The Problem of Trash, Garbage, Clutter, and Filth in Family Law
Published to: addiction, alcohol, child custody, Children, circuit, Custody, decision making for children, Divorce, domestic violence, drugs, Family Court, Randolph County; Upshur County; Barbour County; Harrison County; Gilmer County; Perspectives of a Small Town Lawyer, Upshur County
on September 1, 2020 8:15 pm
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Are you going through a divorce, or facing the prospect of one, and you have minor children? Or are you curious how not to become a party in a divorce?
If yes to one of these, here is my advice to you:
I stress that many family law litigants do NOT have this problem, but many do!
I have encountered a phenomenal number of cases where one or both parties are living like pigs.
My Mother was, and my wife is, a phenomenal housekeeper/homemaker.
I confess, my wife and I came out of the fifties and into our adulthood in the 1960s, and we accepted the premise that the wife would do the majority of the house management and cleaning, and the husband would bring in the bulk of the income by devoting an average of 60 hours a week for 50 years or so. She is the mistress of this domain. Our children and I are her beneficiaries.
I think it worked for us. High school had home-economics for the girls and shop for the boys. Linsly Military Institute had map reading, marksmanship, marching, and uniforms; swords even. It is what we learned and what we knew.
The 4-H Club had sewing and cooking for the girls, and archery, timber management, woodworking, and gardening for boys. We crossed over and back. Girls raised cattle, and Eric Wallace and I did a demonstration of how to make drop biscuits. We beat out two girls! But we clearly knew the difference between boys’ stuff and girls’ stuff. And, we knew nothing of the concept of transgender, and are still working to process it all.
And of course, there were Boy Scouts and Girl Scouts. I knew instinctively that the co-ed 4-H was the way to go, as was our Methodist Youth Fellowship. Interesting irony that my 8th through 12th school years were boys only. My loss.
Now I am not sure who is getting trained for what, or by whom, but I am seeing photos and videos daily of former marital residences piled high with trash, old clothes, and garbage, even animal feces and hoarder-houses that you can barely make your way through.
And there are pets who are neglected and deprived, and livestock that’s not tended to. Family Courts see it in divorce cases, allocation of parental rights, and domestic violence.
Circuit Courts see it in juvenile abuse and neglect, juvenile delinquency, and criminal cases. Teachers and social workers, doctors, and first responders, of course, are on the front line.
If television and the news are to be believed, things are even worse in large cities and deprived communities. It is a crisis of great magnitude, a loss of basic skills, and a lack of clear definitions of who we are and what our purpose of life is.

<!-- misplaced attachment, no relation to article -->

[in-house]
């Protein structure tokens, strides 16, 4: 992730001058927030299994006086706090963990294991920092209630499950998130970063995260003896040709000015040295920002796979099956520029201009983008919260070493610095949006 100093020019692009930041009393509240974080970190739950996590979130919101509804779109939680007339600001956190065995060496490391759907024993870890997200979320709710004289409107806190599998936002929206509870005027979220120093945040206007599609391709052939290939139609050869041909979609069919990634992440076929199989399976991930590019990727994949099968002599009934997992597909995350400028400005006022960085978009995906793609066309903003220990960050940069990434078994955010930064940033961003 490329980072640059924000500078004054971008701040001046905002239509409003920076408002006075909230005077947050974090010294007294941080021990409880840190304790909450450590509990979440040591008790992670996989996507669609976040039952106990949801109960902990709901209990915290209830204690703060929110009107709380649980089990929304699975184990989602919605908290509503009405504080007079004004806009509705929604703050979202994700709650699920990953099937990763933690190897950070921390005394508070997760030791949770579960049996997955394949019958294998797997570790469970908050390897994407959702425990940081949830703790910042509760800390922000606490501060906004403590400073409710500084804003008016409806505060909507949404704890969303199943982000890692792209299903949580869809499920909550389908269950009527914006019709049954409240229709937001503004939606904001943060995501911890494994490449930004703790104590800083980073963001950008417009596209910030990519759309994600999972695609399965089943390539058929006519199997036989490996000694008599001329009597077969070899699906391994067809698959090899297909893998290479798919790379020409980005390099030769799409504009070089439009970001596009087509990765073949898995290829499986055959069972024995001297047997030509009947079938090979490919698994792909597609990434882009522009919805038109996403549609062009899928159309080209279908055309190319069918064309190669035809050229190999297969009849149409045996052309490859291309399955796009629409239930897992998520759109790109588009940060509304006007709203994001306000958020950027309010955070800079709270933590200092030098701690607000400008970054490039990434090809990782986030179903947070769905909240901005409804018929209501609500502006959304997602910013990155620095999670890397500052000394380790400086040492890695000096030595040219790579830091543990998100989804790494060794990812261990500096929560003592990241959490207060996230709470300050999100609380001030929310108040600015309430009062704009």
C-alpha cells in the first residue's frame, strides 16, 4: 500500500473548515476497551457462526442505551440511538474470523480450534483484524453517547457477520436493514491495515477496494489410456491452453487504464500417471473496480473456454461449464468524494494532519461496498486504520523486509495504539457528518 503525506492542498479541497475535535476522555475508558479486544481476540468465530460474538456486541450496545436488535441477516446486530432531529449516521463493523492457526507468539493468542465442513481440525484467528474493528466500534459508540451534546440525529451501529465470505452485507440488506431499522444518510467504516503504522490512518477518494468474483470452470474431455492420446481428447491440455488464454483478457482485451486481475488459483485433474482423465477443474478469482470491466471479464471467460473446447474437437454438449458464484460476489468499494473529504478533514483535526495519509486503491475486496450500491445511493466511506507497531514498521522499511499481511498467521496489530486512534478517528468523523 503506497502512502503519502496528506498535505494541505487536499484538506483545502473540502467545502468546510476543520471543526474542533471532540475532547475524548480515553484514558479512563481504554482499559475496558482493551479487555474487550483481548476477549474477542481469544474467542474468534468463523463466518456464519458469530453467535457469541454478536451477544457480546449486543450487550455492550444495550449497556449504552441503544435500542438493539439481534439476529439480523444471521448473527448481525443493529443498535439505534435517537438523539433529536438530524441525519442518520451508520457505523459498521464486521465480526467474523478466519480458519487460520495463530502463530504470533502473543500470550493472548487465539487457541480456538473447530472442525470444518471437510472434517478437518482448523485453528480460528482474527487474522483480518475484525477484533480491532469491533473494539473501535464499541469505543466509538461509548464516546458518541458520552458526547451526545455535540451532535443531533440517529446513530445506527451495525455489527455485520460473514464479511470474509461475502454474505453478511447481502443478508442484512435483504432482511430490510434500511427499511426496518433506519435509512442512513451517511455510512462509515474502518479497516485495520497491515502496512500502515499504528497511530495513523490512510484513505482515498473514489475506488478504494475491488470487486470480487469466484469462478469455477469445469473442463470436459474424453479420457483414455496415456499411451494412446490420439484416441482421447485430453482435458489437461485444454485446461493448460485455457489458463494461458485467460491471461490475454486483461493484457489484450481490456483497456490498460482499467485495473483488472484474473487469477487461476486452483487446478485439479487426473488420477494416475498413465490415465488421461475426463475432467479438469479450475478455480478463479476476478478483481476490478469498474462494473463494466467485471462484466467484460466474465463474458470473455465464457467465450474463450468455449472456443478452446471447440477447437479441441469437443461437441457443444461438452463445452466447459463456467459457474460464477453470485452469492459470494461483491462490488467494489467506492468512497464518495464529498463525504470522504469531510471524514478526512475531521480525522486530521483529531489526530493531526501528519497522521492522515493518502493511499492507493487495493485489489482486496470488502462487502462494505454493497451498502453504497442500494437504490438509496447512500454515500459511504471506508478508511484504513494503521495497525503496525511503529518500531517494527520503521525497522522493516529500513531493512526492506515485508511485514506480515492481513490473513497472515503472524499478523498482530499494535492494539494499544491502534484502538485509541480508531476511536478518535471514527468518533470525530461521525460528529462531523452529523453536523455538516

The causes? Drugs? Alcohol? Depression? Lack of training and skill? Paucity of values? Lack of role models. And now this pandemic is taking hope from millions.
Is there a “desert” on t.v., on the Internet, and in our culture that is starving our children the guidance they need in moving into adulthood. There is and isn’t. There is an immense amount of great stuff on t.v. and the Internet, but so many only watch fluff and garbage.
So, you tell me. But if I am your lawyer, I do not want the other side showing me evidence that you are pig and too unconcerned about your self-respect and the welfare of your children to keep your place neat and clean. If that is what you are doing, do you even deserve those children?
If you depressed or addicted, get professional help, and do a serious review of your life and lifestyle, but in the meantime, try to go through the motions keeping it normal around you. Keep the floor clean, the toilets sparkling, the dishes washed, the bedding free of critters. Take it a step at a time until you start feeling better. In fact, by “keeping going”, perhaps that will help you come out of it.
If life overwhelms you, simply keep moving and doing. One step, one more step, and one more. Just do it!
Suck it up, realize that your children need you to pull through and come out the other side stronger and better.
My experience is that when a marriage is failing, people tend to give up. Often there is deferred maintenance on their house and their children. Certainly, they defer tending to one another and their relationship.
But once we are engaged in what is, by design, an “adversary relationship” in a divorce setting, even if we have been sent to mediation, it is essential to move to a mode where the house is cared for, the children are your first priority, the paths are clear, and the marital residence is well taken care of.
When it is all over, and all you are is an “every other week-end parent”, or your time and contact are limited to “supervised visits” or worse, it may be too late.
This post was written by Burton Hunter